Hi all,

For everyone looking for a quick answer, here is how you could convert a string to an integer in Javascript with `parseInt()`

:

```
var a = "20";
var b = parseInt(a);
// Check the type of b:
typeof b
//Output
'number'
// Check the type of a
typeof a
'string'
```

For anyone who wants to learn more about this, feel free to continue reading!

# Introduction

JavaScript is one of, if not the most famous and well-known programming languages right now. JavaScript has 7 data types, but the two most simple and common data types are `strings`

and `numbers`

. If we have a variable with the value `'5'`

, that is a string, but if our value is `5`

, then we have a number. Note that the string values have to be put in quotes.

Let’s say that we want to add two integers together, for example, `1`

and `2`

. Here is what we should expect to see.

```
let numOne = 1;
let numTwo = 2;
console.log(numOne + numTwo);
//Output:
3
```

But if our values are a string, we will get a different output.

```
let numOne = '1';
let numTwo = '2';
console.log(numOne + numTwo);
// Output: '12'
```

But what if we want to convert our string into a number? Well, luckily for us, JavaScript has a ton of built-in functions called `methods`

. And one of those methods is called `Number()`

. Next, let’s learn how to use it.

# The `Number()`

Method for converting a string to an integer

The `Number()`

method lets us convert the string into a number. It is a pretty handy method, but it doesn’t convert our string into an integer. So if we convert a number that isn’t whole, we will see all of the other numbers after the decimal point.

In order to use this method you just have to add the variable or type in a string into the parentheses of the method.

```
let string = '2.5'
let number = Number(string)
console.log(number)
// Output: 2.5
```

As we can see, the output isn’t an integer. What we can do is add another function to this function, which will turn our number into an integer. Well there are actually 2 methods that we can add, and the first one is:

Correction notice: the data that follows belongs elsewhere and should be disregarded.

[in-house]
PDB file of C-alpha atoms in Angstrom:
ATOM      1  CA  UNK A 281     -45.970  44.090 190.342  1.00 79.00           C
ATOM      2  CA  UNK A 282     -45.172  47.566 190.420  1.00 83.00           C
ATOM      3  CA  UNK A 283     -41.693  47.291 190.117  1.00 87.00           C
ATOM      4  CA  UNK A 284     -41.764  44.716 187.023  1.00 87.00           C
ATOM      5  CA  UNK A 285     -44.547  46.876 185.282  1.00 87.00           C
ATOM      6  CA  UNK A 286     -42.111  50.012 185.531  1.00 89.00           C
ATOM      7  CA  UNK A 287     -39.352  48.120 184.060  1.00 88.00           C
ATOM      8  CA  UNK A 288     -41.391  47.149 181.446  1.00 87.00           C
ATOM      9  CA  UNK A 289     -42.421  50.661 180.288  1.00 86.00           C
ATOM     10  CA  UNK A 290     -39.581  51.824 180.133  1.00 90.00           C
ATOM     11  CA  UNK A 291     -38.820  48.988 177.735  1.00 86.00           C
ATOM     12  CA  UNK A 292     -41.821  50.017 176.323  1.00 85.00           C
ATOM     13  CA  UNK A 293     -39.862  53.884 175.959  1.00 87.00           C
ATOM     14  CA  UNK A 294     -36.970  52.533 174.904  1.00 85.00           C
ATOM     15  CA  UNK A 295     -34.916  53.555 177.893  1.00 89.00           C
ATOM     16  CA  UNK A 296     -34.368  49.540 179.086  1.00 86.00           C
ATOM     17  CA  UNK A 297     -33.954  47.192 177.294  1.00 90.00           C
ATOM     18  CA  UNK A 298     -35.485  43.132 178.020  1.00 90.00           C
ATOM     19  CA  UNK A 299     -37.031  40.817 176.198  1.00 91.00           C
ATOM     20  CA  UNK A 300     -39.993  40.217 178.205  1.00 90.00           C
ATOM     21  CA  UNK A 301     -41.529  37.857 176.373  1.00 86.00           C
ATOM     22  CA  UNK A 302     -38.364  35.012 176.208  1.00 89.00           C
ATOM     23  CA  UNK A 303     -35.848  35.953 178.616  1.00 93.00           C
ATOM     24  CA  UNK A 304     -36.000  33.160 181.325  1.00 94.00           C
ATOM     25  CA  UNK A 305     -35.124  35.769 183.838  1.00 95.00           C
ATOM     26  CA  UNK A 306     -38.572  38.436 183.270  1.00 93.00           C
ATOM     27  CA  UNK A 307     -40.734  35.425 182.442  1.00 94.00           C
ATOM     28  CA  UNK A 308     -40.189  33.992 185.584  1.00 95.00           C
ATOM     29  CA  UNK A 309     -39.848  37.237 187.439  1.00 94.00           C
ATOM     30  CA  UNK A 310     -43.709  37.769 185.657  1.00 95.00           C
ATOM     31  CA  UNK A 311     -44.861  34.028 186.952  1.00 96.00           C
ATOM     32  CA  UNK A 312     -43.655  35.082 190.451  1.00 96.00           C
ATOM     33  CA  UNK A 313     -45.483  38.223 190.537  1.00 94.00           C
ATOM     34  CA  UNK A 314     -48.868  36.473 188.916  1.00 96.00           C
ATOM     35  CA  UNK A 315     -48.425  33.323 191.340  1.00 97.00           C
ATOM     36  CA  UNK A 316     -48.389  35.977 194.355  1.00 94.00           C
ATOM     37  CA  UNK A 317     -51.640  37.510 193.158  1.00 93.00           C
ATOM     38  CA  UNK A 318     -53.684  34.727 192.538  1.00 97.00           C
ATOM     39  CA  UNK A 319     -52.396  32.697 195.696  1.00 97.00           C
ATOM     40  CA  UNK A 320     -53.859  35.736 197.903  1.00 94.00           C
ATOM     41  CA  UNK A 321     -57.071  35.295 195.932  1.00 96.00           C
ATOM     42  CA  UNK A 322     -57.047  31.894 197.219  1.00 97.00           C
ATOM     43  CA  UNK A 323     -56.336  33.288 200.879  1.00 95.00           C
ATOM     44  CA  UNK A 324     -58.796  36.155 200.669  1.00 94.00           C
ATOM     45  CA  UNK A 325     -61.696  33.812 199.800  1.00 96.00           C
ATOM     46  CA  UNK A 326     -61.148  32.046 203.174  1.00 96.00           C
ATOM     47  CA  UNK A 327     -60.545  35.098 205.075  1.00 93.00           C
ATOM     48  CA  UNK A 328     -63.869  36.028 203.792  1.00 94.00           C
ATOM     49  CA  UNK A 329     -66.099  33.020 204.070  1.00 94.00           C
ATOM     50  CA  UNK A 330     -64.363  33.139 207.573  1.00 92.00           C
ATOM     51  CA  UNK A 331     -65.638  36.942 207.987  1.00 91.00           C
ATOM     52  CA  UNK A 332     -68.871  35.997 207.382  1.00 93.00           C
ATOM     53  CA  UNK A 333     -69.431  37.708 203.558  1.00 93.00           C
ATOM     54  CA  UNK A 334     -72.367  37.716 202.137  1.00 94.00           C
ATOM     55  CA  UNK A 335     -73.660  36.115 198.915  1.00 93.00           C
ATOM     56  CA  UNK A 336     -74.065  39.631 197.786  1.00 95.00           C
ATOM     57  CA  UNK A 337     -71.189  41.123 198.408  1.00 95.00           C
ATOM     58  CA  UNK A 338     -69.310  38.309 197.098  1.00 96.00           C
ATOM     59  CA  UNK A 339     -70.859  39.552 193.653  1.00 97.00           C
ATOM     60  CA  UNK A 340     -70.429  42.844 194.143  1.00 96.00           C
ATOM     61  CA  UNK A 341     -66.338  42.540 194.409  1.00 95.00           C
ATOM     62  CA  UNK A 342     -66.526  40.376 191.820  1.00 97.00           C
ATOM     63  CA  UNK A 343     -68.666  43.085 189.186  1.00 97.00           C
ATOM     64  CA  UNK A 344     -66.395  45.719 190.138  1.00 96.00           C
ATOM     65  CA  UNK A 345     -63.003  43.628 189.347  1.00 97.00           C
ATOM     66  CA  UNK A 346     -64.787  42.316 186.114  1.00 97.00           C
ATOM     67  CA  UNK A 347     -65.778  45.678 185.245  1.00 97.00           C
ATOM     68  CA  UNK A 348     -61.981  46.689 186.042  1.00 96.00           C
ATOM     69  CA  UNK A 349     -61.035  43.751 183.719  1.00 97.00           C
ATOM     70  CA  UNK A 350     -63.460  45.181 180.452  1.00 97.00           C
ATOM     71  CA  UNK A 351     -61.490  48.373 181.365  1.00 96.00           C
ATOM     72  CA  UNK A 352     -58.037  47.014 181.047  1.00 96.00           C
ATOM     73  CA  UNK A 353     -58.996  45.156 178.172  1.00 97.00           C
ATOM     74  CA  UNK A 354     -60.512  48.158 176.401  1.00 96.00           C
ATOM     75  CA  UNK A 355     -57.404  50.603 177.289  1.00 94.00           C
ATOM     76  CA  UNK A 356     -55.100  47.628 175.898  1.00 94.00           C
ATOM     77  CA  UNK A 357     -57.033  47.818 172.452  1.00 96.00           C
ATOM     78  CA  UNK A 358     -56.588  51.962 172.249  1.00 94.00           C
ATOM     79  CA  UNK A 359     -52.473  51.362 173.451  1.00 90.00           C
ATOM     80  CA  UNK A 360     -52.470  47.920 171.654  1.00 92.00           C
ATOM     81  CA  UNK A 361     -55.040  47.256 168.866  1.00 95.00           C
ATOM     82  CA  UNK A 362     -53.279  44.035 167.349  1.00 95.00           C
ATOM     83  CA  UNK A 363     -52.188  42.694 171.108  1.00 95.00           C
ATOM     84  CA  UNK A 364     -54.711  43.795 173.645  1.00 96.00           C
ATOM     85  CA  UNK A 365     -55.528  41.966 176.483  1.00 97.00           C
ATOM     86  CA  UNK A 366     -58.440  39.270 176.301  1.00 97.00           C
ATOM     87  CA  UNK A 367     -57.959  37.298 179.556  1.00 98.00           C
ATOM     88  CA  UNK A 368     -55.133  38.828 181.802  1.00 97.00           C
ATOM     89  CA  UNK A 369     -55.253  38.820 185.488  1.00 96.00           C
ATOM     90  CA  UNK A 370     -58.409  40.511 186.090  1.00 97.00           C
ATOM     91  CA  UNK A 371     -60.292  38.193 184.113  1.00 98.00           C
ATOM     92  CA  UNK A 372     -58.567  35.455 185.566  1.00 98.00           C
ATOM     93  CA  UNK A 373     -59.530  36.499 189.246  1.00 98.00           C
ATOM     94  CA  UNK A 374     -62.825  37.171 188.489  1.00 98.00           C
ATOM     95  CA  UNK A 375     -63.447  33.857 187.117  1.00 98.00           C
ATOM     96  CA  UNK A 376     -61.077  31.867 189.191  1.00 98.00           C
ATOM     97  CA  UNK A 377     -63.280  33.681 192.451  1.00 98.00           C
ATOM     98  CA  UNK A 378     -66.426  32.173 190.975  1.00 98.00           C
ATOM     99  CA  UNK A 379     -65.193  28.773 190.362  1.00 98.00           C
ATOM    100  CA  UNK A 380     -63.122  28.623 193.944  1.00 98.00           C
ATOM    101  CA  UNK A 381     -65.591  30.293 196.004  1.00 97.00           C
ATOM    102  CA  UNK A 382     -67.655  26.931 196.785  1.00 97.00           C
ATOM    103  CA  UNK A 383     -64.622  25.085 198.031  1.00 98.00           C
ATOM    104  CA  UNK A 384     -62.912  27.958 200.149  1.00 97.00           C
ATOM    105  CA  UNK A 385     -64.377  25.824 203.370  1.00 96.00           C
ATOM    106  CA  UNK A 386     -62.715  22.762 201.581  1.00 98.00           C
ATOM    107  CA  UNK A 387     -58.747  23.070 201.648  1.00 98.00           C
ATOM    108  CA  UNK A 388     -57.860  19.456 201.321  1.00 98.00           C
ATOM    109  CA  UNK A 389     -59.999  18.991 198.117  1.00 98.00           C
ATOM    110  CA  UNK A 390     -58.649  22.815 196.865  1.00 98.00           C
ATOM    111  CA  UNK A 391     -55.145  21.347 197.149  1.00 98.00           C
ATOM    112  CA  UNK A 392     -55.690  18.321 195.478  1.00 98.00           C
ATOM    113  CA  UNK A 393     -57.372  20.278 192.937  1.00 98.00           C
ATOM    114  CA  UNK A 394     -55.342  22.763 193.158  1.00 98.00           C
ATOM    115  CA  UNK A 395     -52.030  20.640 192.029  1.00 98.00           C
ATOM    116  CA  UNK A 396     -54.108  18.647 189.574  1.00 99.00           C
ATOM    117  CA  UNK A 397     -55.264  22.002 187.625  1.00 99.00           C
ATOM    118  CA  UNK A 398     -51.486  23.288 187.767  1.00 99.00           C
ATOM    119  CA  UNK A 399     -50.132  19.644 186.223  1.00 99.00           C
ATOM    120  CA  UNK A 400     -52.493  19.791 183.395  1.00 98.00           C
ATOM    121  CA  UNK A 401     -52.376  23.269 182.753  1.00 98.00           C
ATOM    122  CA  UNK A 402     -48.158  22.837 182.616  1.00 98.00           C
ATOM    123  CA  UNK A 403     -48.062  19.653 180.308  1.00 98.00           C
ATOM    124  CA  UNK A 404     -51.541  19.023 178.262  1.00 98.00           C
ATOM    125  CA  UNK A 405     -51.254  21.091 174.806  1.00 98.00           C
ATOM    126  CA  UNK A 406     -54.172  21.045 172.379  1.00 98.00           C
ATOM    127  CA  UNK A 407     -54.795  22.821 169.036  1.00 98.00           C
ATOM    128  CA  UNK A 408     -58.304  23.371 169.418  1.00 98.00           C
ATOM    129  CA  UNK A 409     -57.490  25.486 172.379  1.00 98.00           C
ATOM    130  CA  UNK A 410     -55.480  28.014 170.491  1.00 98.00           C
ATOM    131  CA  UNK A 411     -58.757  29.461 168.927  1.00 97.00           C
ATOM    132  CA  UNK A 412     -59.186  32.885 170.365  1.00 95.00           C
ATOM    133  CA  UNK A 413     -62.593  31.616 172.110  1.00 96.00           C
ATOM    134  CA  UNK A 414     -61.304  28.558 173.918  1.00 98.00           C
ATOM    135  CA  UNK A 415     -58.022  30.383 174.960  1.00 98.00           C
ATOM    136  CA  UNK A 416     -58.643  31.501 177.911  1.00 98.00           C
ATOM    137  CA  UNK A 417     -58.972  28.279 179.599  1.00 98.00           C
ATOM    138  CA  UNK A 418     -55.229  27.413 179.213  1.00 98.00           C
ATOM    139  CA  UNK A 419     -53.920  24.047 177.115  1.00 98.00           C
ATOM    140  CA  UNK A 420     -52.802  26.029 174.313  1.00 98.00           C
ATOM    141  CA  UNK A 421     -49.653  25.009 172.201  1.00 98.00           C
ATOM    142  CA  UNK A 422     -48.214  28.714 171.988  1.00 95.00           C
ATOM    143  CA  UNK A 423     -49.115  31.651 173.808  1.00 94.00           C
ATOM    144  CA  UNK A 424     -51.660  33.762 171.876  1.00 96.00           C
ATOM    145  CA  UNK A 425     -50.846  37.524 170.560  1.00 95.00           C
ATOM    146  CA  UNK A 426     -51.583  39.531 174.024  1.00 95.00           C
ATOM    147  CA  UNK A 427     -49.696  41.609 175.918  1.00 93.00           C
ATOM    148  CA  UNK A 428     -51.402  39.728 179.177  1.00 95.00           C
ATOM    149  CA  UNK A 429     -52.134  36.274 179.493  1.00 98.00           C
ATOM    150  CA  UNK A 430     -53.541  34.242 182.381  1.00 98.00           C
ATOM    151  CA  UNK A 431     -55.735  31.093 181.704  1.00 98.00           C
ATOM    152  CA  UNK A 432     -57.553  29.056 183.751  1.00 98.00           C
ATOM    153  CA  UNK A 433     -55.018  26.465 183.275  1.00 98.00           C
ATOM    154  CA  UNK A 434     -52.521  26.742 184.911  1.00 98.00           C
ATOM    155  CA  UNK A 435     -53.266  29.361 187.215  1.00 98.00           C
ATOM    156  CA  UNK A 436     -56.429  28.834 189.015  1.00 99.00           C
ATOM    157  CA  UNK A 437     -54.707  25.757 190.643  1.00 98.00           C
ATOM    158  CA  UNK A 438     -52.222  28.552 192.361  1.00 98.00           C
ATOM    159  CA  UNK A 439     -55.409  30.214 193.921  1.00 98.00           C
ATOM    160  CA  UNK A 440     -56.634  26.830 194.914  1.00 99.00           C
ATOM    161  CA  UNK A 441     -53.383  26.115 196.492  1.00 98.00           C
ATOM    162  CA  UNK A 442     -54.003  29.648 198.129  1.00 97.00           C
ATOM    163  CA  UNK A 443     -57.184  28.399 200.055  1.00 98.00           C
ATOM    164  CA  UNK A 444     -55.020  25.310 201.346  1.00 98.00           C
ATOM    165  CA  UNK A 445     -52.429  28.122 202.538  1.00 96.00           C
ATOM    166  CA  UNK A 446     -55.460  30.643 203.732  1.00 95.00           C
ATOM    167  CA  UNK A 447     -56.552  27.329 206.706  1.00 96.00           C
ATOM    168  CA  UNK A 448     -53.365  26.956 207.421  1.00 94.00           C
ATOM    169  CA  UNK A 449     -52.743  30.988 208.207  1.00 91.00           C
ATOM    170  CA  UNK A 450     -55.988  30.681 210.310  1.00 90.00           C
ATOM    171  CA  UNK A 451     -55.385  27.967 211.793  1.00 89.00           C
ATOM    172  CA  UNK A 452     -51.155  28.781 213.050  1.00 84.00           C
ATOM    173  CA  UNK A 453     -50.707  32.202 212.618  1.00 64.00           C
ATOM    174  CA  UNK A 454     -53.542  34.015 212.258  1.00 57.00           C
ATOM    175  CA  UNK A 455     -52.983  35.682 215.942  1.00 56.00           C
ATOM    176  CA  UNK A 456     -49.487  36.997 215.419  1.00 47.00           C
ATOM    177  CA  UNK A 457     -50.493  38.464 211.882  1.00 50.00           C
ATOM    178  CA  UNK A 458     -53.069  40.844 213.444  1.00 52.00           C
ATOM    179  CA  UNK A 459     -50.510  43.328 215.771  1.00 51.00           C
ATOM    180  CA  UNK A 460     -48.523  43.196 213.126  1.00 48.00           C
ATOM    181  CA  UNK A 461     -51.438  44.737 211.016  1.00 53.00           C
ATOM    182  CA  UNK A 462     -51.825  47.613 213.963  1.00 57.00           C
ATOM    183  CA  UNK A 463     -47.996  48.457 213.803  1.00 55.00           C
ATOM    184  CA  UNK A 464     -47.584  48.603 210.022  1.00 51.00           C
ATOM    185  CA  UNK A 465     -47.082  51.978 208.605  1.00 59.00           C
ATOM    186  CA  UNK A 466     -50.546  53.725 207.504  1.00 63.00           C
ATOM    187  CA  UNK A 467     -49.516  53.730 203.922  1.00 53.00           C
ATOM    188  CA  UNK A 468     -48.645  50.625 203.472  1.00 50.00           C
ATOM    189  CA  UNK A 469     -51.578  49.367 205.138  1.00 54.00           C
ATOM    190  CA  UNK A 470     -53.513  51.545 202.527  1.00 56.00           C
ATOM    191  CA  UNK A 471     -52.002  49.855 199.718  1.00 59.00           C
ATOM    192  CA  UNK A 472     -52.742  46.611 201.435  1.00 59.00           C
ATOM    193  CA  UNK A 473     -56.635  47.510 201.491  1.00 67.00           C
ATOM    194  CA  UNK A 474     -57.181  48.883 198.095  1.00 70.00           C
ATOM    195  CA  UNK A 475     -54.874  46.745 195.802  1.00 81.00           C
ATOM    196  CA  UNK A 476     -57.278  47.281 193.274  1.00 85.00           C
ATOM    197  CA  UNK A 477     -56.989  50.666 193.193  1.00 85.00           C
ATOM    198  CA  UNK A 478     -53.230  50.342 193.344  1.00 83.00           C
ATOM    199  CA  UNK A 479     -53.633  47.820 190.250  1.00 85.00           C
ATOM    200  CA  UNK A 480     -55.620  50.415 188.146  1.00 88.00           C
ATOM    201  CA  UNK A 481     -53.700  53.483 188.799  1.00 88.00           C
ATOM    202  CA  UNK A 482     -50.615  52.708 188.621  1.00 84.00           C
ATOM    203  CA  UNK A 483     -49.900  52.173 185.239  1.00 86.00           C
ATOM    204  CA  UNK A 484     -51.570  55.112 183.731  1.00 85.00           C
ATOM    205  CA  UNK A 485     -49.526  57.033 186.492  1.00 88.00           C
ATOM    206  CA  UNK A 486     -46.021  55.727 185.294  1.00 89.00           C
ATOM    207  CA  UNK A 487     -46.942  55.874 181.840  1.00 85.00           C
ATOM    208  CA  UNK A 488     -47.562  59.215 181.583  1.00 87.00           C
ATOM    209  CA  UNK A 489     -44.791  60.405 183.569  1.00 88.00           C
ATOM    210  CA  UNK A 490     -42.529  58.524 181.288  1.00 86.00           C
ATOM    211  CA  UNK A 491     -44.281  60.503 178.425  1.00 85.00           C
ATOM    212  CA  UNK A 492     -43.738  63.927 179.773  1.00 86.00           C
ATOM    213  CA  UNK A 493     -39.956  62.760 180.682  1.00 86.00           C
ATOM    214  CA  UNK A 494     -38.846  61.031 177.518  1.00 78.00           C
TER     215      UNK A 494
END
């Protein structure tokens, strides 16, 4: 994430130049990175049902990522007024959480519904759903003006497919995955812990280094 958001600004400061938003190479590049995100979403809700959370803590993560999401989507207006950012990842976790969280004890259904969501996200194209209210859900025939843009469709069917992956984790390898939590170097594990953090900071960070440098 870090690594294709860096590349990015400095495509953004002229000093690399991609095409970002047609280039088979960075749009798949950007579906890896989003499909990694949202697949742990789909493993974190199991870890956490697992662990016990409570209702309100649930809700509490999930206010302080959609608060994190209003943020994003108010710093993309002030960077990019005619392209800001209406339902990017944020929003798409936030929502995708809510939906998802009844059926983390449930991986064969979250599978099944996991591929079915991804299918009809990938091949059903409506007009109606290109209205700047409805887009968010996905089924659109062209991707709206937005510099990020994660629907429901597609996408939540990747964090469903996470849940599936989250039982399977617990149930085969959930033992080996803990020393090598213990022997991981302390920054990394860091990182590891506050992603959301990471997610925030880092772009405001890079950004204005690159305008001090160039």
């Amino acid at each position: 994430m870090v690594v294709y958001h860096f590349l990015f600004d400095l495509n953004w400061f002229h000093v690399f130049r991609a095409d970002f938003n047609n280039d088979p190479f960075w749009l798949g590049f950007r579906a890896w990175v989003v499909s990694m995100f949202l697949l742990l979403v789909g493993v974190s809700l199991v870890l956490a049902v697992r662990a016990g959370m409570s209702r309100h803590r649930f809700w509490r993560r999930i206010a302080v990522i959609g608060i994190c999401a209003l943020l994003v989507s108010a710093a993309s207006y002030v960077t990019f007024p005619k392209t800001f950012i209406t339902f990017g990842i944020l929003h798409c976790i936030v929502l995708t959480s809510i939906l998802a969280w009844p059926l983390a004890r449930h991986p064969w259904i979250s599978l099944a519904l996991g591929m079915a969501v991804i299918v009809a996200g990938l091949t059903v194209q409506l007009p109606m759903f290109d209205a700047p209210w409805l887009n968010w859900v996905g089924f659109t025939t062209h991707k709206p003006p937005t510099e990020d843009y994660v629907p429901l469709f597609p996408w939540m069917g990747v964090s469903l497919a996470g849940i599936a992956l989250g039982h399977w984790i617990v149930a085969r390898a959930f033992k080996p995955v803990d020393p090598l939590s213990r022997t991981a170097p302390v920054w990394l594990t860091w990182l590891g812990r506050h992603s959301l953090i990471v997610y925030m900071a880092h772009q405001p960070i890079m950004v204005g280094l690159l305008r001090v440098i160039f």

`Math.floor()`

This method takes in a number and returns the largest integer, which is less than or equal to a given number. Here is how you can use this method:

```
let string = '5.95'
let integer = Math.floor(Number(string));
console.log(integer)
// Output: 5
```

`Math.ceil()`

This method does the opposite of `Math.floor()`

. It always rounds a number to the next highest integer.

```
let string = '5.05'
let integer = Math.ceil(Number(string));
console.log(integer)
// Output: 6
```

The final `Math`

method is:

`Math.round()`

This method returns a number rounded to the nearest integer.

```
let stringOne = '5.7'
let stringTwo = '5.1'
let integerOne = Math.round(Number(stringOne));
let integerTwo = Math.round(Number(stringTwo));
console.log(integerOne)
// Output: 6
console.log(integerTwo)
// Output: 5
```

I know this may seem a bit confusing and difficult at first, but these are super useful methods that everyone should know.

# Use the `parseInt()`

Method

Now the `parseInt()`

method will convert our string into an integer. It works almost the same as the `Number()`

method, but our output will be a whole number. Here is an example:

```
let string = '10.52'
let integer = parseInt(string);
console.log(integer);
// Output: 10
```

As you can notice, no matter what digit you put in, the output will always be the number with all of the digits after the decimal point.

# Conclusion

It may seem that the `parseInt()`

method is the easiest one to use to convert a string to an integer in Javascript, but it’s always valuable to know how the other methods work and that there are multiple ways to solve a problem.

I would recommend that you play around with these methods to get the hang of them.

Hope that this helps!

Regards,

Bobby